Elvis directed by Baz Luhrmann, 2022

with Austin Butler and Tom Hanks

When I was a teen and began following pop music, Elvis was already a has been and in my eyes, someone who tried too hard when he performed. I was used to the cool swagger of Mick Jagger and the practiced harmonies of the Beatles. Elvis was not hip any more. No matter how much he swayed his hips. Elvis the movie allows us to look back, and understand the historical significance of his music. I realize what a snob I was to ignore his brilliant performance style.

The movie succeeds with the selection of his tunes, the influence of black music. The appeal of the singer, the quality of his songs and performances keeps you rooted to your seat. But then Tom Hanks shows up with his fake accent and puffed out visage and the movie loses its momentum. I can’t tell if Hanks is simply miscast, or if his performance is a colossal failure or a combination of both. Whatever it is, Luhrmann revels in it and sinks the movie.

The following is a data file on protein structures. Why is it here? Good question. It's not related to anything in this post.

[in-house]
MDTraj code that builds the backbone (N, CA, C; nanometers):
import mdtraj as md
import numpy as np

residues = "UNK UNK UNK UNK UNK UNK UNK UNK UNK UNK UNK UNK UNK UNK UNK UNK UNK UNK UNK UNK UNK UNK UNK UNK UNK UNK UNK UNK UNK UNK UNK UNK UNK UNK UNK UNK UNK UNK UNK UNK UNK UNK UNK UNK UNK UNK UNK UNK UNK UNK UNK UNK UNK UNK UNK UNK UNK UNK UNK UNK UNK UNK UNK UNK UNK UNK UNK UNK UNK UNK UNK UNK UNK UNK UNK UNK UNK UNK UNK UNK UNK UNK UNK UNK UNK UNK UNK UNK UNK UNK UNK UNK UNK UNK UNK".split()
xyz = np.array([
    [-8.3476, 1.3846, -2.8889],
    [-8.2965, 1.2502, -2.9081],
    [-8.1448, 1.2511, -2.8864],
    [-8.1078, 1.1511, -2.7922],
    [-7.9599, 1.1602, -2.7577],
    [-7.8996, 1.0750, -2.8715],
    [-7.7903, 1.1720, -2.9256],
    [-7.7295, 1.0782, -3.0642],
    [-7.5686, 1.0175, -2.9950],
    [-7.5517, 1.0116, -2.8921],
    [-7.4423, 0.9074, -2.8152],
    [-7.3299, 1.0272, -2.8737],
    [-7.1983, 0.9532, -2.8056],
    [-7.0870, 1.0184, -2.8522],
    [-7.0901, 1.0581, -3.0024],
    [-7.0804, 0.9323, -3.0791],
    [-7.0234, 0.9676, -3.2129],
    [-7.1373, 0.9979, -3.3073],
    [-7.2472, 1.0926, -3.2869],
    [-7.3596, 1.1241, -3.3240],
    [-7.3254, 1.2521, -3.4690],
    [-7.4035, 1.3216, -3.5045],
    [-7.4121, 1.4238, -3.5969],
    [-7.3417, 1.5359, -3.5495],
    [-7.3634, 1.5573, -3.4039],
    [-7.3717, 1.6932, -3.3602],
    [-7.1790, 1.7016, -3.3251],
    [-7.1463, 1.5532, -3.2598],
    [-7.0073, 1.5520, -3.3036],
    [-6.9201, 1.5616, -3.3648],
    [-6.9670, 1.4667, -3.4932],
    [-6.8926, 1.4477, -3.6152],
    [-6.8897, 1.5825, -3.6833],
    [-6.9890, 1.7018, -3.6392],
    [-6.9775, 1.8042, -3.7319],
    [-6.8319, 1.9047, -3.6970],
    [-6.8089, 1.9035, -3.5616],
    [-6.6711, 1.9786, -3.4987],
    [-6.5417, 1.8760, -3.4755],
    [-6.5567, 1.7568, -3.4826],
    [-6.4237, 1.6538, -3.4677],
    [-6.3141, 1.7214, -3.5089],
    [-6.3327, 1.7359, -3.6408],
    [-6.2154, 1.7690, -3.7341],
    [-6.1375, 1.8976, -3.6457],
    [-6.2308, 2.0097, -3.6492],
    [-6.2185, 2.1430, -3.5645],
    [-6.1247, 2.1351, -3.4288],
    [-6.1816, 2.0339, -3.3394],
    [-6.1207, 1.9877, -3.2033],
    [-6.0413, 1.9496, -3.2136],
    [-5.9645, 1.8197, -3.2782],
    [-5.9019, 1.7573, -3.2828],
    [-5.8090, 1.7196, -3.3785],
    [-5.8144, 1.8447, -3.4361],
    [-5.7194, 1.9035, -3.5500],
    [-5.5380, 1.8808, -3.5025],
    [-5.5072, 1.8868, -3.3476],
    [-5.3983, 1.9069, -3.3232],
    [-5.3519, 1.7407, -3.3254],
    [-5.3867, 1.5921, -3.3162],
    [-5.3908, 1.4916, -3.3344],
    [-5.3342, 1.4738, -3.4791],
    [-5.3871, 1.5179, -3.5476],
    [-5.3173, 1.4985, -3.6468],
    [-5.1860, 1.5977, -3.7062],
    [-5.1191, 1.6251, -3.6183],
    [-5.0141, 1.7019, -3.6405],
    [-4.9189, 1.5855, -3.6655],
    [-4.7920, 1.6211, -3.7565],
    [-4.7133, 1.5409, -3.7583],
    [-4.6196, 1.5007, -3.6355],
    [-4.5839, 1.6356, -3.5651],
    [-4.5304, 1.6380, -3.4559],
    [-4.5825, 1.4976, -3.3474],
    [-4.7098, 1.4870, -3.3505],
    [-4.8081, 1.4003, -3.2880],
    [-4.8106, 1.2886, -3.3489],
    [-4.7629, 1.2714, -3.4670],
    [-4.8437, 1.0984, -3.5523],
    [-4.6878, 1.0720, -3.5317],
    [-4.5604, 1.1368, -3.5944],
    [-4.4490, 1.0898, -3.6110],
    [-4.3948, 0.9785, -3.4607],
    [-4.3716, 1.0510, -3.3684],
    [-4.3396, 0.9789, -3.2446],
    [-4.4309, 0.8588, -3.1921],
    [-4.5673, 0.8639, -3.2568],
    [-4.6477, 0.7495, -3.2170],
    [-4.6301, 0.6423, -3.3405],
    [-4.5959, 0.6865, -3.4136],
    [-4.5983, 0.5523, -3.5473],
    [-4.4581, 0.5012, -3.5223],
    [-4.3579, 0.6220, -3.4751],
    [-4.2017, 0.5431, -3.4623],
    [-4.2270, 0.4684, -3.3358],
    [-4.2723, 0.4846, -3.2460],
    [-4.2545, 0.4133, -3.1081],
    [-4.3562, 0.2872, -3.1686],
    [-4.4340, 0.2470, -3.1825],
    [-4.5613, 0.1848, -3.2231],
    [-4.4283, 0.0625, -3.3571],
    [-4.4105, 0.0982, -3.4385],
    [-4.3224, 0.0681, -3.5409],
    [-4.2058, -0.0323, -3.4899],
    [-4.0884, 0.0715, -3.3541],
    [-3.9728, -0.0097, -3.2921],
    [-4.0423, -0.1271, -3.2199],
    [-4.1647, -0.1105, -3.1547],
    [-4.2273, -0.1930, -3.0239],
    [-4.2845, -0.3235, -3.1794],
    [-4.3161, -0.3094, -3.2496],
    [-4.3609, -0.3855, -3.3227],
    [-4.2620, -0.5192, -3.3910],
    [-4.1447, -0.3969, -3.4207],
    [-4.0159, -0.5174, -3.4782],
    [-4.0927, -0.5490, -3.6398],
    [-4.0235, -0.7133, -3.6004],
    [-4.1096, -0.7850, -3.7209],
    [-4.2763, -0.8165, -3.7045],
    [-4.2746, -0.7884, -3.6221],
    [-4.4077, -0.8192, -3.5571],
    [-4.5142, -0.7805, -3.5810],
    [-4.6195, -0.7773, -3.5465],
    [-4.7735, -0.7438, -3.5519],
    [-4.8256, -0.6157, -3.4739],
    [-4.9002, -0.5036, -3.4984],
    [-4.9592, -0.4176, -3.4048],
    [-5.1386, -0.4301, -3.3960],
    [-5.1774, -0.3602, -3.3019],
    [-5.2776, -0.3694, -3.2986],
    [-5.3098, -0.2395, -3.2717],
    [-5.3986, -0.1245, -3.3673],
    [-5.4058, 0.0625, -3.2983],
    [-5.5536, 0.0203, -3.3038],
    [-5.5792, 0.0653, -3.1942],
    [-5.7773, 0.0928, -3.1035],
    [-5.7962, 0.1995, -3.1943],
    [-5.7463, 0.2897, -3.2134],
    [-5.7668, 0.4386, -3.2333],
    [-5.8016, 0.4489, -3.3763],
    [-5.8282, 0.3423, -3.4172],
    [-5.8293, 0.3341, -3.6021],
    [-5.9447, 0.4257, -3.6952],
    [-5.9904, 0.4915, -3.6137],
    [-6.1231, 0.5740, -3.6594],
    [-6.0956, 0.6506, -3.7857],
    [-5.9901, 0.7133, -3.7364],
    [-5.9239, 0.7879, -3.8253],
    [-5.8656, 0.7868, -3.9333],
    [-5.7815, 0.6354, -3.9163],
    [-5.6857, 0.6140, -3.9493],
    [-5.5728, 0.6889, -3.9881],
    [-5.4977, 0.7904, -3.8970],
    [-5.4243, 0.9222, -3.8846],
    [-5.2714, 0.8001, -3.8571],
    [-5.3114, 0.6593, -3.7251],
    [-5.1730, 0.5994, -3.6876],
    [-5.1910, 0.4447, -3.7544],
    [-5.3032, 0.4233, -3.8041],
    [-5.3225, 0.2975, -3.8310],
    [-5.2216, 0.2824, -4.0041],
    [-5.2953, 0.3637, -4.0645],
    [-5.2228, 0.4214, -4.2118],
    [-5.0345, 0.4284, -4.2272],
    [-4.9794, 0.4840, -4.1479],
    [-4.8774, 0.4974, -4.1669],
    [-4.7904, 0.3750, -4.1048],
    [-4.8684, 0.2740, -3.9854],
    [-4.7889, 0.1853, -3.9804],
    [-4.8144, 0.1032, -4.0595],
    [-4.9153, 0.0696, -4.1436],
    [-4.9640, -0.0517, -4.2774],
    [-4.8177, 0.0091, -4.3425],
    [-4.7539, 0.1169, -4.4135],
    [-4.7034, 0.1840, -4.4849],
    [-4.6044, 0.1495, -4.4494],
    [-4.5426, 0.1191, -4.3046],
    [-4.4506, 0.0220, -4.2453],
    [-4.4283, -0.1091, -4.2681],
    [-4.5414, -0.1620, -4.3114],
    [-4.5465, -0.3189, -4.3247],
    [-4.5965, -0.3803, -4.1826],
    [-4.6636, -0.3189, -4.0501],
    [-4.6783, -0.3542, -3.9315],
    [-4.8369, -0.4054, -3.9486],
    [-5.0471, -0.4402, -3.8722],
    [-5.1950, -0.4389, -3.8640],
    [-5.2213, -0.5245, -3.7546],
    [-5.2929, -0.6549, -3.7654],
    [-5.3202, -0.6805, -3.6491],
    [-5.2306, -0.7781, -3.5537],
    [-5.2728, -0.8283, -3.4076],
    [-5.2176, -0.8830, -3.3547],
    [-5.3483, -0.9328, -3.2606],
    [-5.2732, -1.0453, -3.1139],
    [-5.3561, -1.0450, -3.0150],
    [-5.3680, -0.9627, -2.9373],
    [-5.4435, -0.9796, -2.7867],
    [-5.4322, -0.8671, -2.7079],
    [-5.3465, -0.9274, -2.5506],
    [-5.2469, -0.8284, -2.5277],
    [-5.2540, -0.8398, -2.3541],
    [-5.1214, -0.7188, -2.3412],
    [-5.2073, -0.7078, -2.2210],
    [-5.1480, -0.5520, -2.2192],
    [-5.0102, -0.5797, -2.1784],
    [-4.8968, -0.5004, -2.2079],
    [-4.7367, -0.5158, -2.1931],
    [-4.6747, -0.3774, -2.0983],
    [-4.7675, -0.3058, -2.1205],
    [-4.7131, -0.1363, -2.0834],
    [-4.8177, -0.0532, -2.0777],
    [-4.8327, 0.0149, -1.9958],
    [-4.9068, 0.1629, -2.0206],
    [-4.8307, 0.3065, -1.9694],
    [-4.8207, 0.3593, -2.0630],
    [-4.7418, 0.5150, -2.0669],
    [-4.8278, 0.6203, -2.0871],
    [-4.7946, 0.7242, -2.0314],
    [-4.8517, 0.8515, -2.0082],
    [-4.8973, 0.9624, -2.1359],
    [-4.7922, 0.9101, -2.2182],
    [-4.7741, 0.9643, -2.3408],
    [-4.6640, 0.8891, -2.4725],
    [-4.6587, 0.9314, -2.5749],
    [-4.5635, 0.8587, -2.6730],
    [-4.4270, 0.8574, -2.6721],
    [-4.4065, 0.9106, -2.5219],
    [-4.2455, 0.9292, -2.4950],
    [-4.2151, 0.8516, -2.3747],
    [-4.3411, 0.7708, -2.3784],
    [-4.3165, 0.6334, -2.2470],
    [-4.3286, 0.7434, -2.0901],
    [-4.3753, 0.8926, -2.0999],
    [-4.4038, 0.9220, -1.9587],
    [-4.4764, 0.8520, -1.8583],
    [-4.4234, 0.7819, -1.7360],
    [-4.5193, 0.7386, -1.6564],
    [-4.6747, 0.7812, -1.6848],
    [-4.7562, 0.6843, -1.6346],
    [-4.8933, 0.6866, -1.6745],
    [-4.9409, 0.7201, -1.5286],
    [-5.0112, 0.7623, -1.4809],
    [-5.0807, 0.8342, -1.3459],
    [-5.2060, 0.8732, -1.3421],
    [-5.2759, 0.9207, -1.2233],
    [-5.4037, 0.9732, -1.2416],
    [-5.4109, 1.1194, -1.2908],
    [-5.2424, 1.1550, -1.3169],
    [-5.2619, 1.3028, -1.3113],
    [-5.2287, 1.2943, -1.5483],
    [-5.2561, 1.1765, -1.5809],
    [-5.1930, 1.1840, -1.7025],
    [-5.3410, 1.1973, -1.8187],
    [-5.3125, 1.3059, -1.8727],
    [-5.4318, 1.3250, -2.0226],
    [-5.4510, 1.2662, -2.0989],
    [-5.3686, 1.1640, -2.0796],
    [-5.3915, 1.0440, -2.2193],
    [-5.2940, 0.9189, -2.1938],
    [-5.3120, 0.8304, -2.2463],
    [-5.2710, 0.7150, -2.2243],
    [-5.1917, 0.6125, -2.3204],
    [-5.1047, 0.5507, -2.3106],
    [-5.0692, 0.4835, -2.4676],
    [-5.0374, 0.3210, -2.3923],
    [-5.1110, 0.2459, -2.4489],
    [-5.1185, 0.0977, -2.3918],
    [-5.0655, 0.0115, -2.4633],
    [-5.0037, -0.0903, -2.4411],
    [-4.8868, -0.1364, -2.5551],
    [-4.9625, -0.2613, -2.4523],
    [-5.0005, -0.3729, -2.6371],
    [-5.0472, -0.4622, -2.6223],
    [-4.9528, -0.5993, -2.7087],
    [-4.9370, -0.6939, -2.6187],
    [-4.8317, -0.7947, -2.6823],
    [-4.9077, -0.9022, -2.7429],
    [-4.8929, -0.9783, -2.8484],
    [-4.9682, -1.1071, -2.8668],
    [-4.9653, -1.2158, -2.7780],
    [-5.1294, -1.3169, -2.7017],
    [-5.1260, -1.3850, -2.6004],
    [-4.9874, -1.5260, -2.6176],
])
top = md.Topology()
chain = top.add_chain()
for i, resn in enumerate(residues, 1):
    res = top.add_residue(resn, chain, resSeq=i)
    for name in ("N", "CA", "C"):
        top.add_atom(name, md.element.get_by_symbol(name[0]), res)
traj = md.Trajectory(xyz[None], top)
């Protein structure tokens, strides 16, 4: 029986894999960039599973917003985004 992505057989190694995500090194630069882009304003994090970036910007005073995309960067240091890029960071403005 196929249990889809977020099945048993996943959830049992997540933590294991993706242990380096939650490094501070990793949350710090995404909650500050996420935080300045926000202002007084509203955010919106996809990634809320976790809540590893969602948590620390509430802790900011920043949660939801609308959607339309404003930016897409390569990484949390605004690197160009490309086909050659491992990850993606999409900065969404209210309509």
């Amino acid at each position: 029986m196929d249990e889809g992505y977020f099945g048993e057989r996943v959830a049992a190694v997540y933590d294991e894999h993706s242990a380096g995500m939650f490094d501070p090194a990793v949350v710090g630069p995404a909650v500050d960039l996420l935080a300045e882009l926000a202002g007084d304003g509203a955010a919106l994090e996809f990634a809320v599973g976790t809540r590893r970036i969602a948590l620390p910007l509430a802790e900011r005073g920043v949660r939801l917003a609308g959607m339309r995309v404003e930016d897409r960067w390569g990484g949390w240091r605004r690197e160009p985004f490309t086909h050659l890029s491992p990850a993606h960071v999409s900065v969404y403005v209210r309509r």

What does work in the movie are the songs, the costumes, the sets, and production values, and especially the performances by black musicians.

Alton Masonas Little Richard
Big Mama Thornton, as cast in the movie, and in real life

What a pleasure it is to hear Little Richard sing the whole song, Tutti Frutti, in its entirety. To hear Big Mama Thornton sing Hound Dog, since it was written for her.

Elvis doesn’t get any of those chances. His songs are cut up and diced up and thrown around like a bunch of vegetables in the food processor as you are making gazpacho. I just don’t appreciate the higgledy piggledy style of Luhrmann’s editing.

The result of this chaos is a movie that is a bit too long. Momentum drags especially when the story centers on Colonel Parker, played by Hanks. It would have been nice if we had learned why Parker was such a nefarious character, but all we learn about are his experience as a carney, a conman, and an addicted gambler. These traits did not help Elvis, and I blame Parker for Presley’s disgraceful movie career which dragged down his reputation not just as a singer but as a bad judge of quality.